A fair amount of gummint labor will be expended in processing and transporting all of these kids. I have no idea how to compute that, but the Federal Government is not the most efficient organization in the world, so let’s add another $3,000 for processing and transporting each child.
Let’s give each kid another $3,000 per year for pin money.
That gives us an annual cost of $28,500 for taking care of each immigrant child. Multiplied by the 52,193 that were caught in the past year, that comes to $1.49 billion.
So, in other words, for the amount of money the president has requested for dealing with this crisis, we could feed each undocumented minor caught in the past year, clothe, house and educate them, fill out their government forms and treat them to a few dinners and movies — and still spend $2.21 billion on enhanced border security. Is there a problem?
With their new high school diplomas in hand, these kids would soon become highly motivated and productive members of the labor force, for whom our lowest wages seem refreshingly high in comparison with what they and their families have known.
Ah, but where would they work? That’s really the thing. Whose jobs would they take? The real problem with immigration has always been the idea that jobs are scarce. That “our” jobs — which provide a minimum standard of living suitable to “our” civilization, can be stolen by newcomers, who are not as civilized as us, and therefore are willing to work for less. We’re not wild about admitting it, but: when people like Sarah Palin talk about “American exceptionalism,” this is really what they mean: that American workers deserve protection because they are tax-paying citizens of the best gol-durn country in the history of the world.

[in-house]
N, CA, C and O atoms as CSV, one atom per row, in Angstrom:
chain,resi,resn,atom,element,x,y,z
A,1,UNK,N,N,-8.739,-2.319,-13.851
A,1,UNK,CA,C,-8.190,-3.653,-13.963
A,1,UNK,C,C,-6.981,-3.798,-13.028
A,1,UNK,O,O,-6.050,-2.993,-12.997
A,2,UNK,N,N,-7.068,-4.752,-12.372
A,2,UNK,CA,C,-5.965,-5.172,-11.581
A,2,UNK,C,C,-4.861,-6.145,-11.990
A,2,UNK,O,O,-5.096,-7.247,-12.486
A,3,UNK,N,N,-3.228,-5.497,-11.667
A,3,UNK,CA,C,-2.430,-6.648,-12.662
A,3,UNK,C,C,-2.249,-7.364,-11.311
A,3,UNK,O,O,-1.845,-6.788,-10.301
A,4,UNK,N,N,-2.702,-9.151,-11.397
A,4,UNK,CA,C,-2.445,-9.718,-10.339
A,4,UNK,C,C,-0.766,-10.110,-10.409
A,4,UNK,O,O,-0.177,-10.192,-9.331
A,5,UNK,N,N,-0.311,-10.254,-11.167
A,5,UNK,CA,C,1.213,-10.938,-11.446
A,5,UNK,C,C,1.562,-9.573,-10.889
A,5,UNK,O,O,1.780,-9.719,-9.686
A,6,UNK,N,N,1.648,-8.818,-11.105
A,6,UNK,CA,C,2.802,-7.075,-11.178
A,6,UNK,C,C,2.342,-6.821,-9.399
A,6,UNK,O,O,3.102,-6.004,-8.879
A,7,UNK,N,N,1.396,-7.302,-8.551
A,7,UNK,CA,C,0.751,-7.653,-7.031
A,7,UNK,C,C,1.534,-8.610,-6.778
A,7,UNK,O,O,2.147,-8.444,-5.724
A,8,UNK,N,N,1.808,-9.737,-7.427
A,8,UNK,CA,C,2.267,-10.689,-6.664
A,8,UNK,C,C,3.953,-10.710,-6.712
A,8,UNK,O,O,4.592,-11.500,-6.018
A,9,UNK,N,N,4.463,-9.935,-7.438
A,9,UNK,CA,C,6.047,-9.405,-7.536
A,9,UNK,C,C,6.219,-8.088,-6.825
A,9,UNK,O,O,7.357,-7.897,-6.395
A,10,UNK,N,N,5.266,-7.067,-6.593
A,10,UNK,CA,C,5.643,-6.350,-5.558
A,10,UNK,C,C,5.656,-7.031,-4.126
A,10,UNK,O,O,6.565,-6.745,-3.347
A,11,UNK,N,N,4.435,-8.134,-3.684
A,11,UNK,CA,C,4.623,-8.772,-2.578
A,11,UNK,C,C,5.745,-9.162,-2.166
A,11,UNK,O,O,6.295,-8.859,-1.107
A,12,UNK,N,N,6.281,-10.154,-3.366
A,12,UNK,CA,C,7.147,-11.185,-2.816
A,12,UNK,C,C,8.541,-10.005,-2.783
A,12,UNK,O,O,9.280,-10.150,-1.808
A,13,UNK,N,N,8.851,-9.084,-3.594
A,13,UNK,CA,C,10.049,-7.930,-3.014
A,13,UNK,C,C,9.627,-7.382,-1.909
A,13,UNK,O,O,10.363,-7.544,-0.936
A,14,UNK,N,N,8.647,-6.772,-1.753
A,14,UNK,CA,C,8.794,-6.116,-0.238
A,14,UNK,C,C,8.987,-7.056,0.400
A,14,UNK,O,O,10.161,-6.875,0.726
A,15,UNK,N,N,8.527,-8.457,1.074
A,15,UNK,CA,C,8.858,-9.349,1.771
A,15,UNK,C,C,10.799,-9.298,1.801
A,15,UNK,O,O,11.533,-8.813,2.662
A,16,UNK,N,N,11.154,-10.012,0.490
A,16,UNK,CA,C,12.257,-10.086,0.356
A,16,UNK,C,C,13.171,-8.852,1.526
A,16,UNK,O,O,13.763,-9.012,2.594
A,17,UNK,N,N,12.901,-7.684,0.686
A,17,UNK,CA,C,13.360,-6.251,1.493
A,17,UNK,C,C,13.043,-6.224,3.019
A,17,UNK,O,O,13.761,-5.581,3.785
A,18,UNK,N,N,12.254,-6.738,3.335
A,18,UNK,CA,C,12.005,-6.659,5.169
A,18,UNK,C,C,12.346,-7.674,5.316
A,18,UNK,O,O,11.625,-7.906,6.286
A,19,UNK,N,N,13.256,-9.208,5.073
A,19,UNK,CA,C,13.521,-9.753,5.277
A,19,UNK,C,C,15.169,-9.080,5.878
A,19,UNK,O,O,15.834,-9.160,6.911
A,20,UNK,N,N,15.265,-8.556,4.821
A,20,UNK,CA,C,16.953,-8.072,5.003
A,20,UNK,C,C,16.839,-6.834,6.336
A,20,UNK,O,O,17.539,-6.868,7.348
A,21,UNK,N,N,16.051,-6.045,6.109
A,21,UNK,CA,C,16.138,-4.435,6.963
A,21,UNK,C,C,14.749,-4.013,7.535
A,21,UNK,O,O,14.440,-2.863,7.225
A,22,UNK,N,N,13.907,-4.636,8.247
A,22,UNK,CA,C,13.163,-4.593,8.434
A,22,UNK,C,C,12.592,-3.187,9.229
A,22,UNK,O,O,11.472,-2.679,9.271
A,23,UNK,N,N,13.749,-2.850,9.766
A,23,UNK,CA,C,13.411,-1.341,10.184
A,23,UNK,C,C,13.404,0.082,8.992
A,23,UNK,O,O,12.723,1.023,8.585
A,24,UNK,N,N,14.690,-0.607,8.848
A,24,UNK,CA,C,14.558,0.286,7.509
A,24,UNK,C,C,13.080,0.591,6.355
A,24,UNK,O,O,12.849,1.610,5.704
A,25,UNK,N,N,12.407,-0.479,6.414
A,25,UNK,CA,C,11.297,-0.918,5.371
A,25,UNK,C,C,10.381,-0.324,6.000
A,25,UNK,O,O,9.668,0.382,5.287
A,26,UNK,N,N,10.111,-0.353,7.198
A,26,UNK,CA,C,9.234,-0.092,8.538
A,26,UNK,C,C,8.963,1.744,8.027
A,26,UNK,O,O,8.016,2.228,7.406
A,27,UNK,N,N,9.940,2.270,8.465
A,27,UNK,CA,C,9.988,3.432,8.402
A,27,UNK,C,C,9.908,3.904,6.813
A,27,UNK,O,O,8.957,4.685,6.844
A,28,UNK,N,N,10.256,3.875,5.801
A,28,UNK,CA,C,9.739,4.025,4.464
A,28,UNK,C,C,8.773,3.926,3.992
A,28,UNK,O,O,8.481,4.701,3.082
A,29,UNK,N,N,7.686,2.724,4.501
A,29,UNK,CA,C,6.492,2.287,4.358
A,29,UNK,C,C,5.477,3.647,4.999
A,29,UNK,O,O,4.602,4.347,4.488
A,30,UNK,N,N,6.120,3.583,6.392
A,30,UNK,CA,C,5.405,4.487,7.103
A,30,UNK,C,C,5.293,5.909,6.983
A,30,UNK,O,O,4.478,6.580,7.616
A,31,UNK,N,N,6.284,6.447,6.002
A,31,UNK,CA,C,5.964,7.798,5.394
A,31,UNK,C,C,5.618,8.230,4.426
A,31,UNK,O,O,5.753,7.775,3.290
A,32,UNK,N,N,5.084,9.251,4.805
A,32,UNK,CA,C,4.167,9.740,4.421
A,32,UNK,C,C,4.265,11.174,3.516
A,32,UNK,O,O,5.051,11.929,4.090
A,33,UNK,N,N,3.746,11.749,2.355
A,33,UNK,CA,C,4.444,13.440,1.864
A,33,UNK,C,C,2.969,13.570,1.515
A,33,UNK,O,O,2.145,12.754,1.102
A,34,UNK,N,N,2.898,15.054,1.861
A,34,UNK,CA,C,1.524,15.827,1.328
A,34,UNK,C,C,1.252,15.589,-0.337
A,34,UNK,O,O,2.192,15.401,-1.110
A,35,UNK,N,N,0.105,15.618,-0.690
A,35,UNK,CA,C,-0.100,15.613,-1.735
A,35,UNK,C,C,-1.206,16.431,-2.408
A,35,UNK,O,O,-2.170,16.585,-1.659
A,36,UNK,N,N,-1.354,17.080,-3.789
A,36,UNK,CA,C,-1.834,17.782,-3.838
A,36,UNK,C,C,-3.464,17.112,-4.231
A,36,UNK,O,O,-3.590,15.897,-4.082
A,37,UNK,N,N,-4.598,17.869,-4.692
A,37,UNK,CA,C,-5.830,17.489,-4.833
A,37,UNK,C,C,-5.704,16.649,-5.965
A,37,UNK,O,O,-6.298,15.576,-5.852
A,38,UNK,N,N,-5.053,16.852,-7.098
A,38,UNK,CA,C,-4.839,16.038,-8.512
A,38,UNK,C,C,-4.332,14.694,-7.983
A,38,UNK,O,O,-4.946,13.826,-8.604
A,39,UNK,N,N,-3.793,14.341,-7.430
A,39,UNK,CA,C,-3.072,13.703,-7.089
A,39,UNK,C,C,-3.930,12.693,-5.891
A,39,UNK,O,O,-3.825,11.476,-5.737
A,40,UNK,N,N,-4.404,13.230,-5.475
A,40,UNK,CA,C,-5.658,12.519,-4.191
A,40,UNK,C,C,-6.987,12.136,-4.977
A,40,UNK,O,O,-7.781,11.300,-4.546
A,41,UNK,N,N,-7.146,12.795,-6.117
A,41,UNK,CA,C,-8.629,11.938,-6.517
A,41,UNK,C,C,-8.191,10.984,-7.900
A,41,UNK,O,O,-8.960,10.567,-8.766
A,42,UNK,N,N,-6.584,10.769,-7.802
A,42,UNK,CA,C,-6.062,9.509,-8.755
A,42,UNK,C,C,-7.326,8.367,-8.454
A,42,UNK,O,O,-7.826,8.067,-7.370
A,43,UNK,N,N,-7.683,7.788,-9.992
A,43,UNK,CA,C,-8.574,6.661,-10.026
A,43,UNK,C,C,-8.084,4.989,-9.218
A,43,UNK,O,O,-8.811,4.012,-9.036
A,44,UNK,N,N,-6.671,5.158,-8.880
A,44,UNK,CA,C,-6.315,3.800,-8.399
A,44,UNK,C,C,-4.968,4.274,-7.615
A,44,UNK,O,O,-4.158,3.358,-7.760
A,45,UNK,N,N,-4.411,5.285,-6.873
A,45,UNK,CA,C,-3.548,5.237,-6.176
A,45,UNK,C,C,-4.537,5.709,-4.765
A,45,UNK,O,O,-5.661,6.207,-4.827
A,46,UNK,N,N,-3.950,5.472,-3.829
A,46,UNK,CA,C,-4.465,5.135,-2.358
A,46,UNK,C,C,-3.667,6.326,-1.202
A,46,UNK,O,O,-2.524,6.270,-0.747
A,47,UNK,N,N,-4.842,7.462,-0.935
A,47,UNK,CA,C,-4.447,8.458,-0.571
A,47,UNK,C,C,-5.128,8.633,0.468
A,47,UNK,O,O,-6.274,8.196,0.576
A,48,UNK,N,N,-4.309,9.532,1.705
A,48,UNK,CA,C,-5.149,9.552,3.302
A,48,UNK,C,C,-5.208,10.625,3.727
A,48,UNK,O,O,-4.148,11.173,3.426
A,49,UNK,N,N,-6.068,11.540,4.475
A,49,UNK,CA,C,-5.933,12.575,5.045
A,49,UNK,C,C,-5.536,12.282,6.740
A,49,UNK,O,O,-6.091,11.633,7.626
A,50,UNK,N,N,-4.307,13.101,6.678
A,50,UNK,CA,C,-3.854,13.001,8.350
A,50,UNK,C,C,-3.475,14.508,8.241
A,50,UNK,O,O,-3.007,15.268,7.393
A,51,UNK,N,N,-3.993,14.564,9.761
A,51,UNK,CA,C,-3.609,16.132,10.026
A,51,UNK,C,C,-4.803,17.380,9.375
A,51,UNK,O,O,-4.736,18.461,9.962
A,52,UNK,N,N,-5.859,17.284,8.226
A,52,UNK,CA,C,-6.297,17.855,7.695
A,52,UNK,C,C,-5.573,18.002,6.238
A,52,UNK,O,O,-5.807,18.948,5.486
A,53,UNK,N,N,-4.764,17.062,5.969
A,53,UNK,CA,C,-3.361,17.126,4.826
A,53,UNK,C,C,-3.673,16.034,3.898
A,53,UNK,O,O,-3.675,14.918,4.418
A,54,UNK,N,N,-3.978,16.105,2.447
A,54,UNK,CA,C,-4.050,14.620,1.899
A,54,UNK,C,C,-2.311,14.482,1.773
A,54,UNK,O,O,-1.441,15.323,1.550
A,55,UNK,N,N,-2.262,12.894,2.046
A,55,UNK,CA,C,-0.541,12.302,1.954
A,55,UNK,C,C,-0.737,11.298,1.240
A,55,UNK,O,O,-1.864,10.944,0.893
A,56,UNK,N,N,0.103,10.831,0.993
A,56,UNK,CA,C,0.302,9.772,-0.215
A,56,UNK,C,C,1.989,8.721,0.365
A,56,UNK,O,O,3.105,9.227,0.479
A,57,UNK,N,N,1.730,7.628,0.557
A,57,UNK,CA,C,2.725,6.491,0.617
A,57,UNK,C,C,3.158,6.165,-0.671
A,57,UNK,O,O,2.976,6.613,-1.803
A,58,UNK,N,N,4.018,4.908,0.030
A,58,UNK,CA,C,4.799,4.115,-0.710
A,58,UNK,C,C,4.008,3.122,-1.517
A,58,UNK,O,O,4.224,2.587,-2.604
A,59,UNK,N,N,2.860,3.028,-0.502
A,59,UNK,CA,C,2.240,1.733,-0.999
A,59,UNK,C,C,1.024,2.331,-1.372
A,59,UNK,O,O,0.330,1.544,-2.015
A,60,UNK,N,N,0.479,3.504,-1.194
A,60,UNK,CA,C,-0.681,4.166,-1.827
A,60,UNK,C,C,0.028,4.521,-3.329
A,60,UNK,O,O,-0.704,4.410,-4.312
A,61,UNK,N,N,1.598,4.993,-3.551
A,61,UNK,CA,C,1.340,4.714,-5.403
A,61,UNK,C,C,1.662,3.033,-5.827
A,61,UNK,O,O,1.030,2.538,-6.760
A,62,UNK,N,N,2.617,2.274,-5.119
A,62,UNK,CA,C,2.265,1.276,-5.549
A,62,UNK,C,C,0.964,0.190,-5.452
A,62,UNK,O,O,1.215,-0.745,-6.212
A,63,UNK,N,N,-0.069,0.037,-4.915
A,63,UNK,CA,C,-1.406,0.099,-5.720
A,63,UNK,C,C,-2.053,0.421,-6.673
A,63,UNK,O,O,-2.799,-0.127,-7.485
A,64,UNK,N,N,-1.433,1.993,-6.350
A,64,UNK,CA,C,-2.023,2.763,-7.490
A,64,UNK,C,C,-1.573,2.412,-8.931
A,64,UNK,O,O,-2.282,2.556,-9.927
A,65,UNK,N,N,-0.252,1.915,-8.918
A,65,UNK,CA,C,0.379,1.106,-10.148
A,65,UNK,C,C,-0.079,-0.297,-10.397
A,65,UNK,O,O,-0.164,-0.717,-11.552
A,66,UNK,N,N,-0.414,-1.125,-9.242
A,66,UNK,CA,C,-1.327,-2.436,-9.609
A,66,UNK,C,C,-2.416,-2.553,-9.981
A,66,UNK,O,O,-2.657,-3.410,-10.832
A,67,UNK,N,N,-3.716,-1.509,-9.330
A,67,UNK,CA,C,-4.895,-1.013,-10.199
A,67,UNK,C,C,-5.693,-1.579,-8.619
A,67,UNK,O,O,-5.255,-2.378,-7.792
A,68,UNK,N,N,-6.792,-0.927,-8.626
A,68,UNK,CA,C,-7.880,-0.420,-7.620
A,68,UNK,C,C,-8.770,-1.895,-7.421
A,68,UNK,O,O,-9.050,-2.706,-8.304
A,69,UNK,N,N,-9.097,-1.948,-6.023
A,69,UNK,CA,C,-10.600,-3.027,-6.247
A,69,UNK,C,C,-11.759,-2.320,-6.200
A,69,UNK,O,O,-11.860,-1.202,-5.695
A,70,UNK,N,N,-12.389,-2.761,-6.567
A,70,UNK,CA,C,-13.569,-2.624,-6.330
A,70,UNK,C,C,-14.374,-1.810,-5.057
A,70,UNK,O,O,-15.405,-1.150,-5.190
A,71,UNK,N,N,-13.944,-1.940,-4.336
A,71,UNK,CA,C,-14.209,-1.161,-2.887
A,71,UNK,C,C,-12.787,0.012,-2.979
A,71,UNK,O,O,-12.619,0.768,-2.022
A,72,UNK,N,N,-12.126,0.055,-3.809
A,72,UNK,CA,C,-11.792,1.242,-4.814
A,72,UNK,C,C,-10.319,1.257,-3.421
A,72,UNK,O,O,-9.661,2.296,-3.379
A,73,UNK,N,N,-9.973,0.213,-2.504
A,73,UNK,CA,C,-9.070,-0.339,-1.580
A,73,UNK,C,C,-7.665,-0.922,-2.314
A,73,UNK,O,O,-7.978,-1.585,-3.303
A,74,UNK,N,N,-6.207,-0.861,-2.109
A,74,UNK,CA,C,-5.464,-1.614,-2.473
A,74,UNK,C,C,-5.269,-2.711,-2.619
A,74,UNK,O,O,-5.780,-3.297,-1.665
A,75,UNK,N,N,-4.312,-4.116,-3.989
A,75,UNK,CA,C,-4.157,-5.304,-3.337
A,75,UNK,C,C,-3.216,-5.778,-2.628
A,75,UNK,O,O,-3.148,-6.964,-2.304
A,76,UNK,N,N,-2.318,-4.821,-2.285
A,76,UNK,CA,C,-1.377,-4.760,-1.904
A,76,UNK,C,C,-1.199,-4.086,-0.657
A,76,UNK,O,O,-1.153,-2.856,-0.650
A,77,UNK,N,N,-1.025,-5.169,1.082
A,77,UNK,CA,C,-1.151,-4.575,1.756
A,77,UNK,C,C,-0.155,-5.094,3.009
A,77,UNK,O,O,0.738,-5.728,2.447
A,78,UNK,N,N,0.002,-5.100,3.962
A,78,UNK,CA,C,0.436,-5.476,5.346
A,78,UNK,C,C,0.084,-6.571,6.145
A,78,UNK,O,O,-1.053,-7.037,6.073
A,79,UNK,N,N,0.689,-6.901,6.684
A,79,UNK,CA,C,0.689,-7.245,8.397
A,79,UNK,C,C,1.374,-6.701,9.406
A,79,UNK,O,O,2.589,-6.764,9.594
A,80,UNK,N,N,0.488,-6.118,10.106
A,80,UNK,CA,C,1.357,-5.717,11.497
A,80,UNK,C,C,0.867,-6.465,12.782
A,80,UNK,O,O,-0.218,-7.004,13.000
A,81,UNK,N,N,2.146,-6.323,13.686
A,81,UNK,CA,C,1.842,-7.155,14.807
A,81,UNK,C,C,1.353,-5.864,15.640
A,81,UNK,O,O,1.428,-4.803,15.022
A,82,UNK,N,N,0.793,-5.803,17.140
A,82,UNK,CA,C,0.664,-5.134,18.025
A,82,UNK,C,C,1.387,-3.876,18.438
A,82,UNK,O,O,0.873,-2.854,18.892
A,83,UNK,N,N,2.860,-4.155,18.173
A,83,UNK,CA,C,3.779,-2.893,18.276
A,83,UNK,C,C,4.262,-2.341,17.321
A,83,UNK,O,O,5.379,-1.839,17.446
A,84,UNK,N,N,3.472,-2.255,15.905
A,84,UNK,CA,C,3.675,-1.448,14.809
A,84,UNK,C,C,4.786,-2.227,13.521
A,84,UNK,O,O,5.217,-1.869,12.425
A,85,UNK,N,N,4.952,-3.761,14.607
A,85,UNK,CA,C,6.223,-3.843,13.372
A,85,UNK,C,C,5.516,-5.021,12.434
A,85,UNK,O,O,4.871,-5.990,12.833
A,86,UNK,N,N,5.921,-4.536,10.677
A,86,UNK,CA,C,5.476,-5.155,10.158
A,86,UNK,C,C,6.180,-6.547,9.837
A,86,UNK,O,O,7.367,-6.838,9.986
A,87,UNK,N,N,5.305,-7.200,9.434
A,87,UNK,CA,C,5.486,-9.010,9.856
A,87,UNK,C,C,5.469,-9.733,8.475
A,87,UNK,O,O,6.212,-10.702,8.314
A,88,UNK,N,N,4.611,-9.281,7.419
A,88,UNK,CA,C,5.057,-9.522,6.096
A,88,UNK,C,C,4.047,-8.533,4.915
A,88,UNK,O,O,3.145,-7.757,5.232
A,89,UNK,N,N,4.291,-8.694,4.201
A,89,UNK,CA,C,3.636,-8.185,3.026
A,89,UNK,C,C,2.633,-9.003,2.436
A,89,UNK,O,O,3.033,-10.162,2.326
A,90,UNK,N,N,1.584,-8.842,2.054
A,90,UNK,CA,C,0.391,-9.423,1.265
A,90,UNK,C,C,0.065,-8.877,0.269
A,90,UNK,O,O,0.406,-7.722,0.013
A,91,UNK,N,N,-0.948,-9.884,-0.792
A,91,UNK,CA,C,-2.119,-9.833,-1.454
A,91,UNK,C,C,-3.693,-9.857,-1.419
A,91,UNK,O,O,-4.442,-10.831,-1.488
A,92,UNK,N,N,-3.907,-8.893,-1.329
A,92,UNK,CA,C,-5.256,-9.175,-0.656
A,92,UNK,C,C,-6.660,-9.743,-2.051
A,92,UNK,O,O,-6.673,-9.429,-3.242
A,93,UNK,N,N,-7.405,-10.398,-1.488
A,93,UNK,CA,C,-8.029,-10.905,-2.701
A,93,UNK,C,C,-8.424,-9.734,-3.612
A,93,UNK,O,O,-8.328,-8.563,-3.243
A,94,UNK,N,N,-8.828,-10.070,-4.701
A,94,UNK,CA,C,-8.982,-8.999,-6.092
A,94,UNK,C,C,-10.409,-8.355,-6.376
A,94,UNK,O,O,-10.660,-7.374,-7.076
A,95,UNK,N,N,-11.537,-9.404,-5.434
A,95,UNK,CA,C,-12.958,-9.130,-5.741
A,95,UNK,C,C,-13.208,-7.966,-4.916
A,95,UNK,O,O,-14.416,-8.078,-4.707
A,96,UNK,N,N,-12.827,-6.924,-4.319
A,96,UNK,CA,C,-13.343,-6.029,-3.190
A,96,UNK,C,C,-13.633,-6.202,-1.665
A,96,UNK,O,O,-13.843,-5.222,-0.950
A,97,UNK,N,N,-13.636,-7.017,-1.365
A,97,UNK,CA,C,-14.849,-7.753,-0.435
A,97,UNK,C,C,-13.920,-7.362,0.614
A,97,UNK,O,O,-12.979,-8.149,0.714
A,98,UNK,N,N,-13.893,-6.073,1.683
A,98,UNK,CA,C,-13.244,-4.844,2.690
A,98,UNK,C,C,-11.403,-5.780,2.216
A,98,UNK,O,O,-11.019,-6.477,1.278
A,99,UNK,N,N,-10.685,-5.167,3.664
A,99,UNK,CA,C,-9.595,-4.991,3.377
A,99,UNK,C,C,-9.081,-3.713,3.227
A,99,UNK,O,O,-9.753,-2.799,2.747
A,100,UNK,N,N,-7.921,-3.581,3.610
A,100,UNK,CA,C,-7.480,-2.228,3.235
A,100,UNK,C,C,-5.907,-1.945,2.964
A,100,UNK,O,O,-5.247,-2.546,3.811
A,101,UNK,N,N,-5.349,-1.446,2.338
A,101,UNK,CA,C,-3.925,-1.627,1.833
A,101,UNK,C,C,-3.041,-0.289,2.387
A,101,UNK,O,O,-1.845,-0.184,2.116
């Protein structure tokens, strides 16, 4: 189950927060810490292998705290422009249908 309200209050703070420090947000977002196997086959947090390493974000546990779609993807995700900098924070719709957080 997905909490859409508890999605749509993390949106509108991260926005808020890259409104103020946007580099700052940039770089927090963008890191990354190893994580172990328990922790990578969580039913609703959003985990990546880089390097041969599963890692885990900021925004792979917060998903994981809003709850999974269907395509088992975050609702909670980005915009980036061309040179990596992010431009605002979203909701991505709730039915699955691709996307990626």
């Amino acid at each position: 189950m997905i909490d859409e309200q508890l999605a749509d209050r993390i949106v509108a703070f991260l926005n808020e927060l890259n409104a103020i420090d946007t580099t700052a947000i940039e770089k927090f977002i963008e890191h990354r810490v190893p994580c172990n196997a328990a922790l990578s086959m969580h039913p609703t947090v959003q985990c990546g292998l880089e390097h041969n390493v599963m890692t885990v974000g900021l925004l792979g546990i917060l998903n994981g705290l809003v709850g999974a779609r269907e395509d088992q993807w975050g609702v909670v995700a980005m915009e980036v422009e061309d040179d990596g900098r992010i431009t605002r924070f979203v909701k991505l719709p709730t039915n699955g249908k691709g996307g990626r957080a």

Whether the US is the best country ever is debatable (I’d think that Costa Rica and New Zealand would be contenders). We do know, however, the exact remedy for the surplus of workers that drives wages down. Everywhere you look, you see idle or inefficiently-used land, and wasted capital. Why aren’t people using these resources? There are two forces that work together to keep our economy massively wasteful and inefficient:
- Land is held mostly as an investment, and only incidentally as a factor of production. It is very often more profitable to use land only a little, or not at all, while waiting for its value to rise.
- Taxes penalize every form of production.
It really is as simple as that. When the United States had lots of free land, immigration was actively encouraged, because everyone benefited from it. Well, guess what? The US doesn’t have any FREE land today — but it has lots and lots of unused land. And a very big portion of that unused or ill-used land (in terms of its value, which is the important consideration) is in urban areas — exactly those areas toward which new immigrants gravitate, to struggle and strive in this land of opportunity.
Friends, we do not have an “immigration problem.” We have a fundamental economic problem, a public-revenue system that locks in injustice and inefficiency. There is a solution: to eliminate taxes on production, and collect the rent of land for public revenue. There’s no time to waste. We need to understand this remedy, and demand it.